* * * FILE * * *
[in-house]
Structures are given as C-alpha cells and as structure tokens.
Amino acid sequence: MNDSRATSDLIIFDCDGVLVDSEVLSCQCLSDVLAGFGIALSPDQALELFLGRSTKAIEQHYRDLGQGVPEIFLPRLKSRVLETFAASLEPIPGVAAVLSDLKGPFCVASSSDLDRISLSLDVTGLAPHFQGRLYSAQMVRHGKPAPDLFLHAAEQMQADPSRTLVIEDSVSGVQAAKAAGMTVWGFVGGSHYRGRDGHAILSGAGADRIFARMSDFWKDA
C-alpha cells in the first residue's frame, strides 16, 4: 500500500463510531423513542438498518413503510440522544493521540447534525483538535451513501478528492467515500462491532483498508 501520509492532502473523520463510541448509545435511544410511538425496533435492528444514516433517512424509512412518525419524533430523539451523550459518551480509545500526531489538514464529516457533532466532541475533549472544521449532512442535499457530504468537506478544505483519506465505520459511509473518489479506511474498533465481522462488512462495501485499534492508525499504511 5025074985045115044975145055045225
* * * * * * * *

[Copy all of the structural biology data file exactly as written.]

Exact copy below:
[in-house]
Structures are given as C-alpha cells and as structure tokens.
Amino acid sequence: MNDSRATSDLIIFDCDGVLVDSEVLSCQCLSDVLAGFGIALSPDQALELFLGRSTKAIEQHYRDLGQGVPEIFLPRLKSRVLETFAASLEPIPGVAAVLSDLKGPFCVASSSDLDRISLSLDVTGLAPHFQGRLYSAQMVRHGKPAPDLFLHAAEQMQADPSRTLVIEDSVSGVQAAKAAGMTVWGFVGGSHYRGRDGHAILSGAGADRIFARMSDFWKDA
C-alpha cells in the first residue's frame, strides 16, 4: 500500500463510531423513542438498518413503510440522544493521540447534525483538535451513501478528492467515500462491532483498508 501520509492532502473523520463510541448509545435511544410511538425496533435492528444514516433517512424509512412518525419524533430523539451523550459518551480509545500526531489538514464529516457533532466532541475533549472544521449532512442535499457530504468537506478544505483519506465505520459511509473518489479506511474498533465481522462488512462495501485499534492508525499504511 5025074985045115044975145055045225